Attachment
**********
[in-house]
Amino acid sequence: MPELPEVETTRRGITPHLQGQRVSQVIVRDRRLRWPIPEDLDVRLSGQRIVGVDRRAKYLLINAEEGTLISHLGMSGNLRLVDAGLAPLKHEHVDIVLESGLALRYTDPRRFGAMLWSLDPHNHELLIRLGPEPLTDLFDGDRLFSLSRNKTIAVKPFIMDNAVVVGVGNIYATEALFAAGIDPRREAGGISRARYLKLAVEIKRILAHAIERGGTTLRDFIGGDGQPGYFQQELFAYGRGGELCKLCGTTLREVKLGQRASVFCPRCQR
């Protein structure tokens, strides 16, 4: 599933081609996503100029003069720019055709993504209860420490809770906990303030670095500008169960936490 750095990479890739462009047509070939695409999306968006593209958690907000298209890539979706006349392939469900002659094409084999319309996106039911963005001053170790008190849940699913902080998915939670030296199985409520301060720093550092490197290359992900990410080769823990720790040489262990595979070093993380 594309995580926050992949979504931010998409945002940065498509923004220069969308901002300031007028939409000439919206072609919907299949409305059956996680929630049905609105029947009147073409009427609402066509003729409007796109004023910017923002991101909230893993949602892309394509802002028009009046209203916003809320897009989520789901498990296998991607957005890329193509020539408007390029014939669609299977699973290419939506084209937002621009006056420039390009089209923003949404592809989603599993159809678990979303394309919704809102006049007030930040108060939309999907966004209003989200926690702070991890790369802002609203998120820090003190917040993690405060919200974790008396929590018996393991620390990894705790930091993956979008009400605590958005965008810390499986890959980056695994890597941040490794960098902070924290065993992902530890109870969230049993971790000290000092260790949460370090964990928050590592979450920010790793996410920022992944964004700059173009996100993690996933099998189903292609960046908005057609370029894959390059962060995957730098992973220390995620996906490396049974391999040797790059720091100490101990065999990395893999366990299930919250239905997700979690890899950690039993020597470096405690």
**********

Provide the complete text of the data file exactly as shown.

[in-house]
Amino acid sequence: MPELPEVETTRRGITPHLQGQRVSQVIVRDRRLRWPIPEDLDVRLSGQRIVGVDRRAKYLLINAEEGTLISHLGMSGNLRLVDAGLAPLKHEHVDIVLESGLALRYTDPRRFGAMLWSLDPHNHELLIRLGPEPLTDLFDGDRLFSLSRNKTIAVKPFIMDNAVVVGVGNIYATEALFAAGIDPRREAGGISRARYLKLAVEIKRILAHAIERGGTTLRDFIGGDGQPGYFQQELFAYGRGGELCKLCGTTLREVKLGQRASVFCPRCQR
């Protein structure tokens, strides 16, 4: 599933081609996503100029003069720019055709993504209860420490809770906990303030670095500008169960936490 750095990479890739462009047509070939695409999306968006593209958690907000298209890539979706006349392939469900002659094409084999319309996106039911963005001053170790008190849940699913902080998915939670030296199985409520301060720093550092490197290359992900990410080769823990720790040489262990595979070093993380 594309995580926050992949979504931010998409945002940065498509923004220069969308901002300031007028939409000439919206072609919907299949409305059956996680929630049905609105029947009147073409009427609402066509003729409007796109004023910017923002991101909230893993949602892309394509802002028009009046209203916003809320897009989520789901498990296998991607957005890329193509020539408007390029014939669609299977699973290419939506084209937002621009006056420039390009089209923003949404592809989603599993159809678990979303394309919704809102006049007030930040108060939309999907966004209003989200926690702070991890790369802002609203998120820090003190917040993690405060919200974790008396929590018996393991620390990894705790930091993956979008009400605590958005965008810390499986890959980056695994890597941040490794960098902070924290065993992902530890109870969230049993971790000290000092260790949460370090964990928050590592979450920010790793996410920022992944964004700059173009996100993690996933099998189903292609960046908005057609370029894959390059962060995957730098992973220390995620996906490396049974391999040797790059720091100490101990065999990395893999366990299930919250239905997700979690890899950690039993020597470096405690």